You are here

Short-termism poses biggest threat to clients' long-term wellbeing

Professional deputies urged to use courts to achieve best outcome by senior judge

12 May 2016

Add comment

Short-termism is the biggest threat to the long-term wellbeing of vulnerable clients, the senior judge of the Court of Protection has warned.

Speaking at Frenkel Topping's The Art of Wellbeing conference in London, Denzil Lush told delegates, who are largely involved with personal injury claimants, to ensure short-term decisions do not jeopardise a client's long-term wellbeing.

'It is a serious problem for the country as a whole. Economists have identified it as being partly responsible for damaging our economy or at least stifling its recovery,' he said.

'One of the reasons for this is that, under the Companies Act 2006, shareholders have become too powerful and, as a result, corporate managers have tended to concentrate on short-term shareholder returns...even though this course of action isn't in the company's best interests long-term.'

Lush, who is to step down from his current role this summer, referred to a book entitled Wellbeing: The Five Elements, which highlighted five essential elements to a person's wellbeing: career, social, financial, physical, and community.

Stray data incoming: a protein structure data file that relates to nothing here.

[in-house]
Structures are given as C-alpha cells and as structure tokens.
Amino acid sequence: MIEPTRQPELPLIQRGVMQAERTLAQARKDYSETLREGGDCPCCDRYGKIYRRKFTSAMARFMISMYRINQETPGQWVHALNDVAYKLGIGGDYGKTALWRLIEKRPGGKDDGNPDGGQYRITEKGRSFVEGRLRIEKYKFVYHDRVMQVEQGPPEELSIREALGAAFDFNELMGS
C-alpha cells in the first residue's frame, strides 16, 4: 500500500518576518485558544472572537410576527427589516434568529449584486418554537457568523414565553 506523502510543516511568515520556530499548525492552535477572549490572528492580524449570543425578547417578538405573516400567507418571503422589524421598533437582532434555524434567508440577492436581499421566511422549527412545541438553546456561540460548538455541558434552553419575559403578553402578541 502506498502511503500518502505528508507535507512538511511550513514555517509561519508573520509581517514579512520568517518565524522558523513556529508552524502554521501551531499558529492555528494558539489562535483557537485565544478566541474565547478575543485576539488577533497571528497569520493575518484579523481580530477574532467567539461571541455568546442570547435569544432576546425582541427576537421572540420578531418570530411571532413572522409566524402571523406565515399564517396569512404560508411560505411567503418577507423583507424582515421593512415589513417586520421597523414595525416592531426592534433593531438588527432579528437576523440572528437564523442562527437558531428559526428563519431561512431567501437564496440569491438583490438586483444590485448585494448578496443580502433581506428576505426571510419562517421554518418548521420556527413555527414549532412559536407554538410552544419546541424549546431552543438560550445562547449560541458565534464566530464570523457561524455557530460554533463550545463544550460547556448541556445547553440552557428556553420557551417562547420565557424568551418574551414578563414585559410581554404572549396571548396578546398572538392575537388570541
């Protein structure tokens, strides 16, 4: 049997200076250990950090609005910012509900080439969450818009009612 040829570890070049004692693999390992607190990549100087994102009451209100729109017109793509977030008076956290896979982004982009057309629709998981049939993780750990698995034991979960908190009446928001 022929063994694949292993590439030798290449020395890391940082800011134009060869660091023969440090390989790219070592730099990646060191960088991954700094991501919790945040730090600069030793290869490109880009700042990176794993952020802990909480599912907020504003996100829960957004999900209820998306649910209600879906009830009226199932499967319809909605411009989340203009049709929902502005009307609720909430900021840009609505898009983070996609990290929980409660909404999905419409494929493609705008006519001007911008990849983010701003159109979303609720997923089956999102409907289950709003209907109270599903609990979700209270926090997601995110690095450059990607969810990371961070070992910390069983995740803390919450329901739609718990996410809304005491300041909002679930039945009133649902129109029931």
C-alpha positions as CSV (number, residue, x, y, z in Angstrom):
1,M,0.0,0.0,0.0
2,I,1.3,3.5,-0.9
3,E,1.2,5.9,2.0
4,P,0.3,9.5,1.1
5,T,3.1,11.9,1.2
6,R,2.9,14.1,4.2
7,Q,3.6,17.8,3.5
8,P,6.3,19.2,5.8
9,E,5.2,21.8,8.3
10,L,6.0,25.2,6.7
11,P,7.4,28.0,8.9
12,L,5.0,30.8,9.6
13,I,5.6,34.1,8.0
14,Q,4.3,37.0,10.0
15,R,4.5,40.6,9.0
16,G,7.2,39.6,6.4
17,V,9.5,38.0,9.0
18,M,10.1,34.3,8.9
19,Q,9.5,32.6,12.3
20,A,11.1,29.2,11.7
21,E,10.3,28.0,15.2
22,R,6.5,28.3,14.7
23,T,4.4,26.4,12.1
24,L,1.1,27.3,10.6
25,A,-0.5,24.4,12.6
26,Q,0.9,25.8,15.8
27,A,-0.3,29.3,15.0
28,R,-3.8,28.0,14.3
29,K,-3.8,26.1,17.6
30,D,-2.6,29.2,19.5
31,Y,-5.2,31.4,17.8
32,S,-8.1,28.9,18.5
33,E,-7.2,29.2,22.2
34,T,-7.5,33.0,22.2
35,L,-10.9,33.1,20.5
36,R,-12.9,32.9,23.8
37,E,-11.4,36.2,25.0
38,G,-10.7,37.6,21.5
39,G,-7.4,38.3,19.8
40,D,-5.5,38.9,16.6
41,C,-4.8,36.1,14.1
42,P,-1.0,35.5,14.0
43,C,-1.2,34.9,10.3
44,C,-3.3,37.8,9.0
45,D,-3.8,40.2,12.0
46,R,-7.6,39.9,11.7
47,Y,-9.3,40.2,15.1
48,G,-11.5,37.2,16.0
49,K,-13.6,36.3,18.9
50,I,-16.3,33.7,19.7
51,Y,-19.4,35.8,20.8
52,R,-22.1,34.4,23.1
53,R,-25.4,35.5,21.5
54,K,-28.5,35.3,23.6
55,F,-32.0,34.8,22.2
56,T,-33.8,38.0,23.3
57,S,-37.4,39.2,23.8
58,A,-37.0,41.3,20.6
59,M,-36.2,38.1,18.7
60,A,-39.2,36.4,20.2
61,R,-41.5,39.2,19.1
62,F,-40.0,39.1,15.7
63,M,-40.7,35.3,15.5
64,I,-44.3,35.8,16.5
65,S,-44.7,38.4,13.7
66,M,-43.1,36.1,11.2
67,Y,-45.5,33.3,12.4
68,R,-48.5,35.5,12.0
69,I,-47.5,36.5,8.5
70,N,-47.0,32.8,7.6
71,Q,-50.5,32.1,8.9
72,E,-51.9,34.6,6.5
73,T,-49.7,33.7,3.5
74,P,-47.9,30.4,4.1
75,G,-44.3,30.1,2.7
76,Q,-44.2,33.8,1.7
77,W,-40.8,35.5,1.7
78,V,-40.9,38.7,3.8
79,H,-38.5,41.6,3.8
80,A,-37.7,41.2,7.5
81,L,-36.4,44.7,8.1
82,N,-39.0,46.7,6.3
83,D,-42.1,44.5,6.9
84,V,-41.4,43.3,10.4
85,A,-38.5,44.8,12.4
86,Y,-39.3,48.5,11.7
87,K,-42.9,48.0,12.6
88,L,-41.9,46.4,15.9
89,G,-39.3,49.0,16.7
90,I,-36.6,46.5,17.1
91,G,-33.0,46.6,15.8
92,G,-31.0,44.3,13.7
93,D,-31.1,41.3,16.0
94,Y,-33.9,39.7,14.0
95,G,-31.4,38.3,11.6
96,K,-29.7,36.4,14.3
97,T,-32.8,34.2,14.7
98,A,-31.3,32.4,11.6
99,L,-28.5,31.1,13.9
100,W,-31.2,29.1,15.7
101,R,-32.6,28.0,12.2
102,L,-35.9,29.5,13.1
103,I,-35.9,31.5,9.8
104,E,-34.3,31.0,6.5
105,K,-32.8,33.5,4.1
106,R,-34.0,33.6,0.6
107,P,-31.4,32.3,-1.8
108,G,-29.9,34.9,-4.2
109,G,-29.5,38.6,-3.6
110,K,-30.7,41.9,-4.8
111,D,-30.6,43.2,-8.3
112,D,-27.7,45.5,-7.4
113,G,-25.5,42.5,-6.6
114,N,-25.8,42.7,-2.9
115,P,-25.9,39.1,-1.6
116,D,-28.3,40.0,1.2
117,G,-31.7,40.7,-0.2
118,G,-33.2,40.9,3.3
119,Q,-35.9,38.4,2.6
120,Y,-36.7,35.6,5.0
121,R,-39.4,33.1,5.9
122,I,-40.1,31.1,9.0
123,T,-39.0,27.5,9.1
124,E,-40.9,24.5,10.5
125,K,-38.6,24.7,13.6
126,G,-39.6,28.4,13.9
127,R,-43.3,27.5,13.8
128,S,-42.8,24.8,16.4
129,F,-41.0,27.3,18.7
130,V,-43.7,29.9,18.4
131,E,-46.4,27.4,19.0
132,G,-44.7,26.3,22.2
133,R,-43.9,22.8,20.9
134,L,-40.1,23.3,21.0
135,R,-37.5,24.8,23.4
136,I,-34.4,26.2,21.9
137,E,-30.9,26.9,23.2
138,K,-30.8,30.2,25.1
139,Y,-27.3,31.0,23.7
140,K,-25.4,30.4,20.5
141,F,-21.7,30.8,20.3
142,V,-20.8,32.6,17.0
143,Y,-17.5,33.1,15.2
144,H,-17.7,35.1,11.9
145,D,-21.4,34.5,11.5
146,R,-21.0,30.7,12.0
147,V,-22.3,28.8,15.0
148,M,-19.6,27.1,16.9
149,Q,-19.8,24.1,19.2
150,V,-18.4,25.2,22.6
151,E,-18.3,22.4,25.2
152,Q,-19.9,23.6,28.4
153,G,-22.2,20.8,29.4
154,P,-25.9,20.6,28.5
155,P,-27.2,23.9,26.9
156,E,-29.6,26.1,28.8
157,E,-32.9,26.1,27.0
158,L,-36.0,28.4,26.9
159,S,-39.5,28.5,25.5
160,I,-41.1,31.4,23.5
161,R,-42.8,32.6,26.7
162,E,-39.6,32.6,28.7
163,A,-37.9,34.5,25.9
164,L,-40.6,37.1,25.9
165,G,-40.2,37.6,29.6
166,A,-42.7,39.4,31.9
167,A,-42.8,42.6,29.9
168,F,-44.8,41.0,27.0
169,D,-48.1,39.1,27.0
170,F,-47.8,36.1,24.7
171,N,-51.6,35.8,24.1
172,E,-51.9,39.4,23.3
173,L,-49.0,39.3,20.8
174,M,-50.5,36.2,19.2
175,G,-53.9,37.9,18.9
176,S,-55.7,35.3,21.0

The text highlighted that 66 per cent of all people are doing well in all these areas, while just 7 per cent are thriving in all five.

Lush highlighted that short-termism, in the context of financial wellbeing and community wellbeing, are the two areas that professional deputies have the greatest impact.

On the latter, the senior judge said: 'Time after time in personal injury and clinical negligence cases, I have seen families, who have hitherto had a strong sense of community wellbeing, make the disastrous mistake of moving away from that community to something that they think will be better.

Concluding his speech, Lush told delegates to ensure short-term interests do not affect their relationship with clients.

'Don't allow this to sour your relationship with the client and their family, but bring the matter before the court and get a judge to decide how to achieve the right balance between your client's well-being and the interests of their relatives and friends.'

Categorised in:

Vulnerable Clients